• An extension of the distributive property is referred to as the concept of multiplication. When two stand-alone expressions within parentheses are multiplied, the distribution rule kicks in, and every separate term will need to be multiplied by the other terms, making each set of equations, common factors of one another. Such as is the case here: (a + b)(c + d) = a(c + d) + b(c + d).

  • A negative sign outside an expression in parentheses denotes that the negative expression must also need to have distribution applied, changing the signs of the terms inside the parentheses. For example: -(8x + 2) will turn into -8x - 2.

  • Likewise, a plus sign outside the parentheses denotes that it will be distributed to the terms on the inside. Despite that, this means that you are able to remove the parentheses and write the expression as is owing to the fact that the plus sign doesn’t change anything when distributed.

How to Simplify Expressions with Exponents

The prior properties were easy enough to implement as they only applied to properties that affect simple terms with numbers and variables. Despite that, there are a few other rules that you must apply when working with exponents and expressions.

In this section, we will review the principles of exponents. Eight properties influence how we process exponentials, that includes the following:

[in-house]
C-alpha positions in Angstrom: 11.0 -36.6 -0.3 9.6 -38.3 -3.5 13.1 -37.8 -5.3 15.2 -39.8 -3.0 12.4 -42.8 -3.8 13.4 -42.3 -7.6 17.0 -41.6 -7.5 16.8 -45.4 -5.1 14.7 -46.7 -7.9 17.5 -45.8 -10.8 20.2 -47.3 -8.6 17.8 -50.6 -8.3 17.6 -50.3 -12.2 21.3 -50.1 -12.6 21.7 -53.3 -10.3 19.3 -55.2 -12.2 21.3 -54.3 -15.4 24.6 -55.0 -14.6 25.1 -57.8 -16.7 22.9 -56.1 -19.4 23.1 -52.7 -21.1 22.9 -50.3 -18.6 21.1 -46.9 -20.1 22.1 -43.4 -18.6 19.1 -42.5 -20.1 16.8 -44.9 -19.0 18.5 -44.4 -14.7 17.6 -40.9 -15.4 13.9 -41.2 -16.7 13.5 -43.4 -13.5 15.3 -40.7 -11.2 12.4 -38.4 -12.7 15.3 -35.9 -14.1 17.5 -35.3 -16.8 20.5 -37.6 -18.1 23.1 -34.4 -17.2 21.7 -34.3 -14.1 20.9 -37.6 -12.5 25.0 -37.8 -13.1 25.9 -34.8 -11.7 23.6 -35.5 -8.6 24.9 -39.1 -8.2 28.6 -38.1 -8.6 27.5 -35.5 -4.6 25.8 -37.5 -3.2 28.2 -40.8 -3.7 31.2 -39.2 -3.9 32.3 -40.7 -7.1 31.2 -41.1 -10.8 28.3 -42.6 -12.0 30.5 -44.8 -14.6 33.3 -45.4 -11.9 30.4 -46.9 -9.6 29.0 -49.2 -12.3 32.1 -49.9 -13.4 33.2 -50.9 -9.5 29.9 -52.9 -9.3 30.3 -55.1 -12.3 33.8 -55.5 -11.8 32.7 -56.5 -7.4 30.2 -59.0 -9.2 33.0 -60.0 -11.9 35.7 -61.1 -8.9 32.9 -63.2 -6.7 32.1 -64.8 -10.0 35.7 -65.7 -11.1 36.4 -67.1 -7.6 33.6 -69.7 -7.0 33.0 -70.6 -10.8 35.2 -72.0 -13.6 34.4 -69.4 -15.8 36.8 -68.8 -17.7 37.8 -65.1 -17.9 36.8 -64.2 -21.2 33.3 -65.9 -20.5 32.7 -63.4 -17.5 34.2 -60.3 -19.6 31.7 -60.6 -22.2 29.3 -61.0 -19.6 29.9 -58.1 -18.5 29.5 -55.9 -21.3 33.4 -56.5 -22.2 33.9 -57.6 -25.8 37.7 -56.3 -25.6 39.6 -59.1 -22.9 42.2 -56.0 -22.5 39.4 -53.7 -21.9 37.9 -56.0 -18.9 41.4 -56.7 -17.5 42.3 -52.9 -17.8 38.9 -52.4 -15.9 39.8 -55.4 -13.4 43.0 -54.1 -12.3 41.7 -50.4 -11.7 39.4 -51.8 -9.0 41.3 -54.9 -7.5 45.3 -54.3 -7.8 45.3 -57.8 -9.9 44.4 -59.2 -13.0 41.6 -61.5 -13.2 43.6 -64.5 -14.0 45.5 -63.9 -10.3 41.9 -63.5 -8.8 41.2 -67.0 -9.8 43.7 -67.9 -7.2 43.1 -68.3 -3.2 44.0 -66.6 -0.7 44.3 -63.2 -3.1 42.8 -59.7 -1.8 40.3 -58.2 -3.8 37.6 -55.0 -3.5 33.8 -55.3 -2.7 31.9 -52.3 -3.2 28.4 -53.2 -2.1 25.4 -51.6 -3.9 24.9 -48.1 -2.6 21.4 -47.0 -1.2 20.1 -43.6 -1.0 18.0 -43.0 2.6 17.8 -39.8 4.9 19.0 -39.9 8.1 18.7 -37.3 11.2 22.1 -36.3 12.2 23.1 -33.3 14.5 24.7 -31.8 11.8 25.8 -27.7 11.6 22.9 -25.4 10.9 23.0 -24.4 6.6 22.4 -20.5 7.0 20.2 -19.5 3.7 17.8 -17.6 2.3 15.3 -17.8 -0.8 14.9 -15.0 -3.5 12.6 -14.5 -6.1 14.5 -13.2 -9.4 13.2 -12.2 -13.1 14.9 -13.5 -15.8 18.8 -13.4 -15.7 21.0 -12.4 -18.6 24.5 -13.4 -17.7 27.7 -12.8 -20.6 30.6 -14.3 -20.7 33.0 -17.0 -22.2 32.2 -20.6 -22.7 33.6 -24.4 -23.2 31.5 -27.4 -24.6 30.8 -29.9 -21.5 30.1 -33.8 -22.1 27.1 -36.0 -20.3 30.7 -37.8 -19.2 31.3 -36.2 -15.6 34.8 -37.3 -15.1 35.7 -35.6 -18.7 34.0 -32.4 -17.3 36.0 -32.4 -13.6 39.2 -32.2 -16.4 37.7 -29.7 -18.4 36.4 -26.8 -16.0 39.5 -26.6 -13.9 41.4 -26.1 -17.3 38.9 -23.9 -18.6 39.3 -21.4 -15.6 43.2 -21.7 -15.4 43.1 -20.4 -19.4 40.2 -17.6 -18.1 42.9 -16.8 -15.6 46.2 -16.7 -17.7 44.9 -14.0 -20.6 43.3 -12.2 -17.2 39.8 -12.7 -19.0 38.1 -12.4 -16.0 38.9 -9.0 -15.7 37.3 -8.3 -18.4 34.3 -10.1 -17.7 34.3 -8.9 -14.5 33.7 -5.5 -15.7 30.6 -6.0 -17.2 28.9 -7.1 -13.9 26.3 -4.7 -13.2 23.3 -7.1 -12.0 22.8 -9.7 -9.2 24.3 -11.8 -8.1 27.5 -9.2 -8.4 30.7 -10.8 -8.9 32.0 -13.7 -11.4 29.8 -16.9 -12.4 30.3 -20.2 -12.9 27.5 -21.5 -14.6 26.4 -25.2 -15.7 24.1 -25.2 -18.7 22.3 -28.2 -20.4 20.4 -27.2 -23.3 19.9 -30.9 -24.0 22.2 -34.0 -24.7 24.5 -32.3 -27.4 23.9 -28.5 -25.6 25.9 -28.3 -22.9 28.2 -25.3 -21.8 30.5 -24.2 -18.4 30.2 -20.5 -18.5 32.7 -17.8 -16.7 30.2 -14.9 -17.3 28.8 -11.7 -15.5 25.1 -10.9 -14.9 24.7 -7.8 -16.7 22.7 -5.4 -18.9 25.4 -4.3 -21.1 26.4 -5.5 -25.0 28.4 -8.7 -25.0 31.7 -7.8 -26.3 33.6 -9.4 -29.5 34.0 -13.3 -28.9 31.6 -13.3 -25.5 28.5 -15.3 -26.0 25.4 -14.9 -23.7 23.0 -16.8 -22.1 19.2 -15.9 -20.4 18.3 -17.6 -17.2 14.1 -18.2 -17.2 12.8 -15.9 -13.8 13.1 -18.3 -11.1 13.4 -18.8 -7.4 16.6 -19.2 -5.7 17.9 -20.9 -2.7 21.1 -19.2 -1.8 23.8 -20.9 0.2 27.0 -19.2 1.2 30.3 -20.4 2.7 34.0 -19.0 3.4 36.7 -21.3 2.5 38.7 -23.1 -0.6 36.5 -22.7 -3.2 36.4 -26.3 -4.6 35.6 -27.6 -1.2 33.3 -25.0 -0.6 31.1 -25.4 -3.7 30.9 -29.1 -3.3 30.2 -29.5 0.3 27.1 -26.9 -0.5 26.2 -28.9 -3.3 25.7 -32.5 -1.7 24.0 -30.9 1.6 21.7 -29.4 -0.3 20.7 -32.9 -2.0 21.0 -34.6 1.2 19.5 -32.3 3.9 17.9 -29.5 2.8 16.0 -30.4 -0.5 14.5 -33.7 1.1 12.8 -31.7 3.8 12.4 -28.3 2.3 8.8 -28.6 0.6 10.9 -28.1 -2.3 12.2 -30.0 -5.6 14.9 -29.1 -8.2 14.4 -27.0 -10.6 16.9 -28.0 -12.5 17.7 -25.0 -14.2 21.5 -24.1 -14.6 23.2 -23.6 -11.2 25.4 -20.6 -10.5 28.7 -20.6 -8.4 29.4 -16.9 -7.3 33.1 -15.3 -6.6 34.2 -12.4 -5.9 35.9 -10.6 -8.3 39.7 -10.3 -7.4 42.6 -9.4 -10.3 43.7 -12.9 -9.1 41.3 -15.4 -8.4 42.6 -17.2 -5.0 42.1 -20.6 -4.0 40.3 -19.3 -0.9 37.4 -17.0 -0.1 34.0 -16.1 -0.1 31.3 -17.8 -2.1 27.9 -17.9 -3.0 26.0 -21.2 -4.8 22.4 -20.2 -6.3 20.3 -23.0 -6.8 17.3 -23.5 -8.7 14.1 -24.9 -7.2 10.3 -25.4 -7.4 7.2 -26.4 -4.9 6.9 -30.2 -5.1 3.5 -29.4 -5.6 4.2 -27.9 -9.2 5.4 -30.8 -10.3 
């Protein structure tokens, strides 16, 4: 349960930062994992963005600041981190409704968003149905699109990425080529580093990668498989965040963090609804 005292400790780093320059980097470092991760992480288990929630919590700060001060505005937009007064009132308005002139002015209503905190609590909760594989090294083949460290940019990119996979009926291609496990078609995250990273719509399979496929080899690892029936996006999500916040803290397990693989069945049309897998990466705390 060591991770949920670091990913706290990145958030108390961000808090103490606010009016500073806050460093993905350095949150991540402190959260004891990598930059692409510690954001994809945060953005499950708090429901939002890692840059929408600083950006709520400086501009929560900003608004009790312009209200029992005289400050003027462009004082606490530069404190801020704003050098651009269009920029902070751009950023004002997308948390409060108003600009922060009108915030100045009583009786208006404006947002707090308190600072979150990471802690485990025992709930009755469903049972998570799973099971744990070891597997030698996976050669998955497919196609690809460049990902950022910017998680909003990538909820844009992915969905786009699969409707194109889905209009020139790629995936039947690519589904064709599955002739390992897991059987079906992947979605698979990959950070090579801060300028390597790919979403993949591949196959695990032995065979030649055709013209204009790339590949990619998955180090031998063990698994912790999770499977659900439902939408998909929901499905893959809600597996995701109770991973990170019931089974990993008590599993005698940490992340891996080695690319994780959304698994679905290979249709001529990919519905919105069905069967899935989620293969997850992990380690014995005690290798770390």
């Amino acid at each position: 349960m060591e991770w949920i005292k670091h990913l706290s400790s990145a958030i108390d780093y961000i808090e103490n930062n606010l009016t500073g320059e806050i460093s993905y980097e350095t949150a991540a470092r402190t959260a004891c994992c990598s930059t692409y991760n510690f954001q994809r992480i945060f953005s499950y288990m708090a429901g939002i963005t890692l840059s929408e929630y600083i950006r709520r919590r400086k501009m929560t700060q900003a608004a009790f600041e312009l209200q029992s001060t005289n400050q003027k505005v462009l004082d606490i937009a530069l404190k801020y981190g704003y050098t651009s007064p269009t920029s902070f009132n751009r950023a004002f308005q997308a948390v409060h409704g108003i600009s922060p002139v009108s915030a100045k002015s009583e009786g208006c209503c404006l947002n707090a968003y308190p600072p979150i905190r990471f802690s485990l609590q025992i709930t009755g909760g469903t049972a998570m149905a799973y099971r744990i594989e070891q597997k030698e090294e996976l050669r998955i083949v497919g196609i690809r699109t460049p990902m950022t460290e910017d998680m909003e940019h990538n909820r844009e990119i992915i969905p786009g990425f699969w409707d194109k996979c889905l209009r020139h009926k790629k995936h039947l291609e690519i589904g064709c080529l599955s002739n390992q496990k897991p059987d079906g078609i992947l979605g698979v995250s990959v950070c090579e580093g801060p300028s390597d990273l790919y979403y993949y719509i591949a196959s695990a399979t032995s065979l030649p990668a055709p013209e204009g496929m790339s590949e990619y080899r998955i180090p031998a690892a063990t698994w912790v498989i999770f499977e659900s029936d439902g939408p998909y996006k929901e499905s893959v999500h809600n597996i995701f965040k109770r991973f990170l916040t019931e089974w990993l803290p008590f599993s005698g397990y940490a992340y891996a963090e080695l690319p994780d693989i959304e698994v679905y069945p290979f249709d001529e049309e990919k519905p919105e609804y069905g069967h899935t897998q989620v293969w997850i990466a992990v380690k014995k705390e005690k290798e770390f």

• Zero Exponent Rule. This property states that any term with the exponent of 0 is equivalent to 1. Or a0 = 1.

  • Identity Exponent Rule. Any term with the exponent of 1 doesn't alter the value. Or a1 = a.

  • Product Rule. When two terms with the same variables are multiplied by each other, their product will add their two exponents. This is expressed in the formula am × an = am+n

  • Quotient Rule. When two terms with matching variables are divided by each other, their quotient will subtract their respective exponents. This is expressed in the formula am/an = am-n.

  • Negative Exponents Rule. Any term with a negative exponent equals the inverse of that term over 1. This is expressed with the formula a-m = 1/am; (a/b)-m = (b/a)m.

  • Power of a Power Rule. If an exponent is applied to a term that already has an exponent, the term will end up having a product of the two exponents applied to it, or (am)n = amn.

  • Power of a Product Rule. An exponent applied to two terms that possess differing variables needs to be applied to the respective variables, or (ab)m = am * bm.

  • Power of a Quotient Rule. In fractional exponents, both the denominator and numerator will take the exponent given, (a/b)m = am/bm.

How to Simplify Expressions with the Distributive Property

The distributive property is the rule that shows us that any term multiplied by an expression within parentheses must be multiplied by all of the expressions on the inside. Let’s watch the distributive property in action below.

Let’s simplify the equation 2(3x + 5).

The distributive property states that a(b + c) = ab + ac. Thus, the equation becomes:

2(3x + 5) = 2(3x) + 2(5)

The resulting expression is 6x + 10.

How to Simplify Expressions with Fractions

Certain expressions contain fractions, and just like with exponents, expressions with fractions also have multiple rules that you need to follow.

When an expression consist of fractions, here is what to remember.

  • Distributive property. The distributive property a(b+c) = ab + ac, when applied to fractions, will multiply fractions one at a time by their numerators and denominators.